Bri Rooke is a Chicago-based editorial assistant at U.S. Catholic magazine and freelance editorial and production contractor at Agate Publishing. She has a B.A. in English from Ball State University.
What did you study while you were at Ball State?
I majored in English Studies with minors in Film/Screenwriting and Theatre.
What is your career now?
I have two jobs where I live in Chicago, one is as an editorial assistant at a print magazine, and the other as an editorial production contractor for a development publishing company.
What does a typical week in your positions look like?
I work 9am-2pm Monday through Friday at the magazine, where I do everything from administrative tasks like processing invoices and answering author queries to editorial work such as copy editing, proofreading, accepting author submissions, and writing columns. For my second job, the publishing company I contract with develops educational courses for clients, so sometimes I’m converting physical textbooks into e-books, formatting and copy editing online courses in Canvas, or helping write administrative documents for clients.
What are the most valuable skills you learned in the classes you enrolled in at Ball State?
I learned the value of experience during my time at Ball State. I didn’t really find out about the concept of internships until my senior year, when I began interning at a small magazine in Muncie and searching for internships in Chicago (where I now live). I applied to be a part of The Broken Plate team, and was able to gain experience in copy editing, proofreading, and sorting through submissions (all of which I’m using today)! Honestly, the time I spent collaborating with other students to work on projects and honing my editing and writing skills were the most useful things. Yes, courses on analyzing literature and studying the history of film were super enjoyable and helpful, but I’ve found so far that the courses that helped me the most were the ones that focused on the basics of writing and strengthening my skills.
Also, strangely enough, my Spanish classes have been extremely helpful in my career in the English field. At the magazine, I’m in charge of communicating with the translators who are helping to translate many of our English articles into Spanish, and I have to make sure the articles read well and format them accurately on our website. In my freelance job, many of the educational courses we develop are courses that teach Spanish to students, and I’ve often been tasked with combing through the courses to make sure that each Spanish word is marked correctly for screen readers. So, I’ve actually been using my Spanish knowledge more than I anticipated in the publishing field.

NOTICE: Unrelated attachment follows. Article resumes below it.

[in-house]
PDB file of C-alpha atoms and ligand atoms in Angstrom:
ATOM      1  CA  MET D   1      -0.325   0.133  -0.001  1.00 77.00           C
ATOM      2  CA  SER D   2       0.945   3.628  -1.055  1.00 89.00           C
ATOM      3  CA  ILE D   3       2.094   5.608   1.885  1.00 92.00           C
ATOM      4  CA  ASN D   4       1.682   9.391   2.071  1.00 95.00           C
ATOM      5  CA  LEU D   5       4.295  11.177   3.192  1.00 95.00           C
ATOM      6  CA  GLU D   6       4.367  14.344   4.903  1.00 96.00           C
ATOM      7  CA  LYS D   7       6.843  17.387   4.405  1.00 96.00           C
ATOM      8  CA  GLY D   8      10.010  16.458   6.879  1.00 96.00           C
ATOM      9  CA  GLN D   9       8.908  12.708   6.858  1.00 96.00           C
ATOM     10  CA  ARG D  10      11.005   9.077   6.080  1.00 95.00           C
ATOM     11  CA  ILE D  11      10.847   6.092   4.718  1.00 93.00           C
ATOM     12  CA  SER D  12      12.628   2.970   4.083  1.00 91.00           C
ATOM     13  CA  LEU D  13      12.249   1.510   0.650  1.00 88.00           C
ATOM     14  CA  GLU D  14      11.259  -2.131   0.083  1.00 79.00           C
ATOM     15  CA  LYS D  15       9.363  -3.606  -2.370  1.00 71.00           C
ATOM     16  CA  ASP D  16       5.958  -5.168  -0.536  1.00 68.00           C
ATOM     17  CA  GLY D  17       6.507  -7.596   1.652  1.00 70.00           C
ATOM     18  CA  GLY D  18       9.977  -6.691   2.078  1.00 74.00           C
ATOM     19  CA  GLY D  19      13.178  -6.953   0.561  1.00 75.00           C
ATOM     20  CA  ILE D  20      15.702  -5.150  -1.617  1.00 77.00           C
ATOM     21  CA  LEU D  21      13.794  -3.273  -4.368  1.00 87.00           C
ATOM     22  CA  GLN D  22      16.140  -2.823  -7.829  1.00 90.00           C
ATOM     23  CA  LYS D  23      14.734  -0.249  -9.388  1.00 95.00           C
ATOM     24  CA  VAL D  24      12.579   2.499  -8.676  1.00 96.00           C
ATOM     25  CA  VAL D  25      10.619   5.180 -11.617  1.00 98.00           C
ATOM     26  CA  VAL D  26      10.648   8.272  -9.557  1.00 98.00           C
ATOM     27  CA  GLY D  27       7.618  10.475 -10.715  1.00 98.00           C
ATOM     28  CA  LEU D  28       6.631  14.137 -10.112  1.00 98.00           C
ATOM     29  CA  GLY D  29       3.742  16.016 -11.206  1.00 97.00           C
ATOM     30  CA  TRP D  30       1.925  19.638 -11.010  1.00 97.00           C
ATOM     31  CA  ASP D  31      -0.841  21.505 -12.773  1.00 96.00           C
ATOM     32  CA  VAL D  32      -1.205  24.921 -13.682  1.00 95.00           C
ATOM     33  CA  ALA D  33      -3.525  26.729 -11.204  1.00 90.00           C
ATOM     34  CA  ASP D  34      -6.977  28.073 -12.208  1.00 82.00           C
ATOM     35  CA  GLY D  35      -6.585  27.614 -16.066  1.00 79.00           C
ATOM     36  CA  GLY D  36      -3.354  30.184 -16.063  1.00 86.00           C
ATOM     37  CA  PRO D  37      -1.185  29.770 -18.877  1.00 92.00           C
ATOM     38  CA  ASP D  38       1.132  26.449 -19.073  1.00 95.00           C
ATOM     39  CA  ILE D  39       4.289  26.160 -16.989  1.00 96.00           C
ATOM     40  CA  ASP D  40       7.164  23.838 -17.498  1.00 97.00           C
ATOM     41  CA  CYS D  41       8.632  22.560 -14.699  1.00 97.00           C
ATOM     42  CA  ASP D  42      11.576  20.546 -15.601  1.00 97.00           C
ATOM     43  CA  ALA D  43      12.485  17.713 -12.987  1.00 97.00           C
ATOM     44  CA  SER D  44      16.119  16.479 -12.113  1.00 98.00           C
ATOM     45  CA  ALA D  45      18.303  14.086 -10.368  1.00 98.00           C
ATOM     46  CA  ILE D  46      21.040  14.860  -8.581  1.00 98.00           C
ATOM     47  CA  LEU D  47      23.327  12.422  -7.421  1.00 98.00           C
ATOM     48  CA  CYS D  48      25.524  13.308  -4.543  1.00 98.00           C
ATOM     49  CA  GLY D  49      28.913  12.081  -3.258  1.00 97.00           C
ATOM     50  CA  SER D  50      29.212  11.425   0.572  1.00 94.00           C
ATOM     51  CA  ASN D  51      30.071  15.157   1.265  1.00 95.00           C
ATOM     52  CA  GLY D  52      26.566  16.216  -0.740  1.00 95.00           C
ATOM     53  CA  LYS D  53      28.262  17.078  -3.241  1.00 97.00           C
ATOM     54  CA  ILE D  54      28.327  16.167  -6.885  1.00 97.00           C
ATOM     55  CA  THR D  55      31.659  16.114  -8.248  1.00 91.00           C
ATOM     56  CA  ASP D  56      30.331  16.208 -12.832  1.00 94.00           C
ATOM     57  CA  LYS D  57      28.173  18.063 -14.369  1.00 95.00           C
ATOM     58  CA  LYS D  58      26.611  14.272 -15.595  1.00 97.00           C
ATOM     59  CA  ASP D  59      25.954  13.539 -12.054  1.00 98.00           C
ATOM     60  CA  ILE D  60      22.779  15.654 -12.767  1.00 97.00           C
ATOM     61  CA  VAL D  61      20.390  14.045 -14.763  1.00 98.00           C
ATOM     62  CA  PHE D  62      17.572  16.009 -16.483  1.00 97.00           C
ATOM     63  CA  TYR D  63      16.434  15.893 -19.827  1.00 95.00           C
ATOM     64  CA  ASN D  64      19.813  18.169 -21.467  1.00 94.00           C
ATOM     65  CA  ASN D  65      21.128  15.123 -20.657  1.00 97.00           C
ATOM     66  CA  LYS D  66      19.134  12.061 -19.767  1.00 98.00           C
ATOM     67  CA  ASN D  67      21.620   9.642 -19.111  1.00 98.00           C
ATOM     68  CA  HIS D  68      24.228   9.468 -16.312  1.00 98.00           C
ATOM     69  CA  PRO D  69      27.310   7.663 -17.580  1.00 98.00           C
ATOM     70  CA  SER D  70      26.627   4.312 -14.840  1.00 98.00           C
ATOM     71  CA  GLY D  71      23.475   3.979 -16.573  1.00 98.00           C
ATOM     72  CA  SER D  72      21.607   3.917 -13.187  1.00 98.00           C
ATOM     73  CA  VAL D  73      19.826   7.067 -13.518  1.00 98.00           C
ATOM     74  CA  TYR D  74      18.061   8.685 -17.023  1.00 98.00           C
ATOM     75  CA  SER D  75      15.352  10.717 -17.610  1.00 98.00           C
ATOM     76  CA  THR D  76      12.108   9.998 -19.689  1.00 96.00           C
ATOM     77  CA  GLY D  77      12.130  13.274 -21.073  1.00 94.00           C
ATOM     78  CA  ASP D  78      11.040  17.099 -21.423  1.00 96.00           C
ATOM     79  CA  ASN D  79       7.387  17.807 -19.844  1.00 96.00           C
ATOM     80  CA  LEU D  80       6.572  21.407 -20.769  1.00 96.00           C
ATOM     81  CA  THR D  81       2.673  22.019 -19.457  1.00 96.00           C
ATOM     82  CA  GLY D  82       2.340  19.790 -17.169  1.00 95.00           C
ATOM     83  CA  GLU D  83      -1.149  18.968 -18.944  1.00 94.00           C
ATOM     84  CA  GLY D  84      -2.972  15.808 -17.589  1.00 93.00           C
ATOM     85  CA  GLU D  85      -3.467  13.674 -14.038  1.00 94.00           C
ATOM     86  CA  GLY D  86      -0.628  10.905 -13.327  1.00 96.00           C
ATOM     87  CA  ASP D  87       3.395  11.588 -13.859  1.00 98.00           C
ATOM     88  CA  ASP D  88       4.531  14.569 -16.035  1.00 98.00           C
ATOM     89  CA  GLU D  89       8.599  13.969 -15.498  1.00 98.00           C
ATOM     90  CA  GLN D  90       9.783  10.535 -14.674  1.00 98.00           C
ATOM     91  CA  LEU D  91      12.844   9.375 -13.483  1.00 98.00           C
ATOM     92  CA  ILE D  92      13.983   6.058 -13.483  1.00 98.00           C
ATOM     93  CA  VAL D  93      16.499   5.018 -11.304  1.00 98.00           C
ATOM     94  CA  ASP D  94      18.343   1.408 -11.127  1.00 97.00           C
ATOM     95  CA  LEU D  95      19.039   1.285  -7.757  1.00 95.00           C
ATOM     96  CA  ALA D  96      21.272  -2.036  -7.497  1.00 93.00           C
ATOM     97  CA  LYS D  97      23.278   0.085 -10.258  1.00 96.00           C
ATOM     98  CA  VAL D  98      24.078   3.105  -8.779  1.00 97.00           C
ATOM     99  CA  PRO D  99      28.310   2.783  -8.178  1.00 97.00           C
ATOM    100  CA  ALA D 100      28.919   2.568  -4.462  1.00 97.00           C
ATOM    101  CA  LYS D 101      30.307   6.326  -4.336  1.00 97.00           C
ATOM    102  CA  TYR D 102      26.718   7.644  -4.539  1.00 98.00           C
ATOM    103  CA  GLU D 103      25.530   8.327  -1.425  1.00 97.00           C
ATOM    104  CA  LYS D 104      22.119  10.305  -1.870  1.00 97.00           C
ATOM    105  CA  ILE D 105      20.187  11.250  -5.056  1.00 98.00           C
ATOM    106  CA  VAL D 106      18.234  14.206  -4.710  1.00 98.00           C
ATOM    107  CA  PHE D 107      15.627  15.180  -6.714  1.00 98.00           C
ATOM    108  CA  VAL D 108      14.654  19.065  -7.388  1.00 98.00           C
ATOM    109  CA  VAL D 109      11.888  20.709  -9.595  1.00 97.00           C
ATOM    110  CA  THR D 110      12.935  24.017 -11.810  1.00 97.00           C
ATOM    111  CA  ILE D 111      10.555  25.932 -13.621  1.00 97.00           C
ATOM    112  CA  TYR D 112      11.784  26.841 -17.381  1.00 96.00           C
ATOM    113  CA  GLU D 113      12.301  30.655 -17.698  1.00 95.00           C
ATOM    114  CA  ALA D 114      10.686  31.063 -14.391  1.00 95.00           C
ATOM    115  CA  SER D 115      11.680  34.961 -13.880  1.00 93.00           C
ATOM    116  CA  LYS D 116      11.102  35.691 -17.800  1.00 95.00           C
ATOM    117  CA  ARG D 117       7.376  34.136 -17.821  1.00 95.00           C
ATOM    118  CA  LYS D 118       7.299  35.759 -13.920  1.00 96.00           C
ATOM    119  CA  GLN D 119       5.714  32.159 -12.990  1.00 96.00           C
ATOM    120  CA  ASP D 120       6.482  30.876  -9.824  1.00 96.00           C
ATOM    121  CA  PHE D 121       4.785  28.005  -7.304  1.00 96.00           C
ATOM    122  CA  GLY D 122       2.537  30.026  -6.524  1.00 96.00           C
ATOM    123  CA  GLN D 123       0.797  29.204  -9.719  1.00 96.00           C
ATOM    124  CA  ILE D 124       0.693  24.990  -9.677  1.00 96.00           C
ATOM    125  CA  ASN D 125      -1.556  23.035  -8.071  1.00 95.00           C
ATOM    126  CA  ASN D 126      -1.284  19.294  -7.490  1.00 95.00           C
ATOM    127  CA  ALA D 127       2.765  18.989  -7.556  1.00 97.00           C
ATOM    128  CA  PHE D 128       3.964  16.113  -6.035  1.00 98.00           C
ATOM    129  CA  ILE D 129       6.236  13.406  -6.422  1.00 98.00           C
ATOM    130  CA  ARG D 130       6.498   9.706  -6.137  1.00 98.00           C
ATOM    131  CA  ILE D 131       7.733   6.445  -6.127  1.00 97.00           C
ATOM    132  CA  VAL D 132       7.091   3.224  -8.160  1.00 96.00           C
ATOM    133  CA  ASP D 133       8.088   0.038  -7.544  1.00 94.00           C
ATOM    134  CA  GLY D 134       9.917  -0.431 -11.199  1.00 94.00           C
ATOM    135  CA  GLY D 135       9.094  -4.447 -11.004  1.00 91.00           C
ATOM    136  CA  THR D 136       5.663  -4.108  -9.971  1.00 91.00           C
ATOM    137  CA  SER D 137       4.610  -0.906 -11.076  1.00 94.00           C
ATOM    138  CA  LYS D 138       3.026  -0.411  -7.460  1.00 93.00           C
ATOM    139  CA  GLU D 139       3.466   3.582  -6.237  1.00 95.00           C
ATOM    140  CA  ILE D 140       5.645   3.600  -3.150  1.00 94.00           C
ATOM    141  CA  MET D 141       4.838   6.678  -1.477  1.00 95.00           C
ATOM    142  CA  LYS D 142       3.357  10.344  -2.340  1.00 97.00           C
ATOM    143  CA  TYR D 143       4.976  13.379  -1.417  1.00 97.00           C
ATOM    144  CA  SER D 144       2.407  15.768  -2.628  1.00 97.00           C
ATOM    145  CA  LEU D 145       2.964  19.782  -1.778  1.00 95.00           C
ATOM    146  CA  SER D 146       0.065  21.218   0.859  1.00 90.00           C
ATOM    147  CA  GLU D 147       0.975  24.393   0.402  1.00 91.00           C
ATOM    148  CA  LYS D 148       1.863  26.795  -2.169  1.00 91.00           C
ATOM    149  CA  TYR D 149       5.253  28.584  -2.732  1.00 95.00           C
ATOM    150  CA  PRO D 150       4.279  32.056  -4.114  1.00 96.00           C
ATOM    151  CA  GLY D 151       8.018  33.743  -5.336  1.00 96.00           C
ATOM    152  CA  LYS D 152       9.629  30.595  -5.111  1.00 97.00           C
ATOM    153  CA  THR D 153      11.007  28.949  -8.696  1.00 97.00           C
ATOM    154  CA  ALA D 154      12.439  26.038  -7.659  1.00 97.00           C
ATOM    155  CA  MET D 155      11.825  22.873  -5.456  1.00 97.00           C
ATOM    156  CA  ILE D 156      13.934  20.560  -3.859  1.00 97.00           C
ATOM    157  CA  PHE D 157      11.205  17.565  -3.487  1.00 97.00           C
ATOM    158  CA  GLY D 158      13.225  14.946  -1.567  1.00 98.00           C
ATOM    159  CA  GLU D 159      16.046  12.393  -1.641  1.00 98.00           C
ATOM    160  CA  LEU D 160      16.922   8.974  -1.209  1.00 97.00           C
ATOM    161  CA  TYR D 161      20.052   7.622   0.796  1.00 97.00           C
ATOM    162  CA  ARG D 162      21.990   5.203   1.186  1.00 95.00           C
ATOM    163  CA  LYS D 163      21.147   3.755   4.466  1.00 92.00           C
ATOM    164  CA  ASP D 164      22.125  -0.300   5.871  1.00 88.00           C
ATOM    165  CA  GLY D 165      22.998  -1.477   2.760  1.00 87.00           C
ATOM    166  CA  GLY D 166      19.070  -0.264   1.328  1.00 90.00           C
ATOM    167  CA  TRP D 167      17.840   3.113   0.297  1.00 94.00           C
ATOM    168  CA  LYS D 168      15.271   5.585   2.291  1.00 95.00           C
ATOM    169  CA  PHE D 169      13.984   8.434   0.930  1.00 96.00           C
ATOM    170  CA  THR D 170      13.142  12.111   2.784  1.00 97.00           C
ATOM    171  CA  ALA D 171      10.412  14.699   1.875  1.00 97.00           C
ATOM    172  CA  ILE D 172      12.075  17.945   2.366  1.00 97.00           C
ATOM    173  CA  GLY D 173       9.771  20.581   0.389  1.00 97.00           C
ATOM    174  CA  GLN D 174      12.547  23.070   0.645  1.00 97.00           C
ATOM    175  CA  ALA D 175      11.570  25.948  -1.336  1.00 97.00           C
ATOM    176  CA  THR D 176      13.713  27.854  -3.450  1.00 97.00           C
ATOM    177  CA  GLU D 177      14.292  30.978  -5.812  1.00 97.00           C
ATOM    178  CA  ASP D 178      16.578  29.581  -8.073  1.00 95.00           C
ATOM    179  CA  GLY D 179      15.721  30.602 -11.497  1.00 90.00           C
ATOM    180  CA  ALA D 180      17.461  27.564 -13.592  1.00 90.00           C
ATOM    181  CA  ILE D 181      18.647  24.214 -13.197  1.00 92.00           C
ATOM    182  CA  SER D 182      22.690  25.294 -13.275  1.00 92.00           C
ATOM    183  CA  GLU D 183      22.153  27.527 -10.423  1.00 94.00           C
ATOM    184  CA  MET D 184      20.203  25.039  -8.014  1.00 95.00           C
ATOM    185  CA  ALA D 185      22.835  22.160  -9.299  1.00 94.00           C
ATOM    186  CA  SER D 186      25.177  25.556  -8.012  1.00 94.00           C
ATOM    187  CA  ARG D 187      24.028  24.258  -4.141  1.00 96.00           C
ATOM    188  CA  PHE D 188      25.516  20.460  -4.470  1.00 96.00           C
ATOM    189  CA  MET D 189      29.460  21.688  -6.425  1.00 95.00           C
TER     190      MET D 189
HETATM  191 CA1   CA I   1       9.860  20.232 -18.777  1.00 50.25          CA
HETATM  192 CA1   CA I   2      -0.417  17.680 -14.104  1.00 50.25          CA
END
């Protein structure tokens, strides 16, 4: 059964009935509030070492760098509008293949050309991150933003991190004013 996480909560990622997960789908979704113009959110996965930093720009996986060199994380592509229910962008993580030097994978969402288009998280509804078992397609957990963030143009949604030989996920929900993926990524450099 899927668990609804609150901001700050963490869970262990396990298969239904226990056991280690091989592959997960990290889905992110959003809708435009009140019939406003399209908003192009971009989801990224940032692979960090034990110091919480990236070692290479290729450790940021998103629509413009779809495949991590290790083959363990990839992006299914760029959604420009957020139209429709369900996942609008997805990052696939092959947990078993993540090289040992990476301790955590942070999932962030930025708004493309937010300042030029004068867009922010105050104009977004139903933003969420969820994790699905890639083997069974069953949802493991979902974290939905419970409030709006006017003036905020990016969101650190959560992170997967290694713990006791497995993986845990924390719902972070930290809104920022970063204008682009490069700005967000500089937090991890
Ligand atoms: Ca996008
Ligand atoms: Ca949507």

How are the skills you learned as an English student relevant to your career and life today?
Good writing is extremely valuable. Everything, from cover letters to resumes to emails to company communications, requires writing, and if you’re a solid writer, that will help you SO much in the professional world. I’m definitely thankful for the grammar and writing skills courses I took at Ball State because they have helped me become a much stronger writer. (Though I still have a long way to go!)
What is your advice to other Humanities students?
I’m not an expert by any means (I just graduated last year!), so feel free to take anything I say with a grain of salt. But what I’ve found after graduation is this: grades and academics don’t really matter. An employer isn’t going to look at your GPA or the courses you took in your sophomore year. What they DO look at is your experience and who you know. If you have a chance to take an internship, do it. I interned at a magazine for a whole year without pay, and I interned for six months without a paycheck at the publishing company where I now work. And now, I work two part-time jobs without health insurance. Is this the right way to go? I have no idea. But I do hope that I have my foot in the door now for editorial positions I apply for in the future.
Unfortunately, it seems that a lot of free labor is required to get anywhere. Is this system flawed? Absolutely. It’s built on experience and connections that can only be acquired through privilege and opportunity, and that’s not okay. I’m hoping that will begin to change, but in the meantime, if you have any chance to gain experience, be it through internships, jobs, conversations with professionals, etc., do it as hard as you can.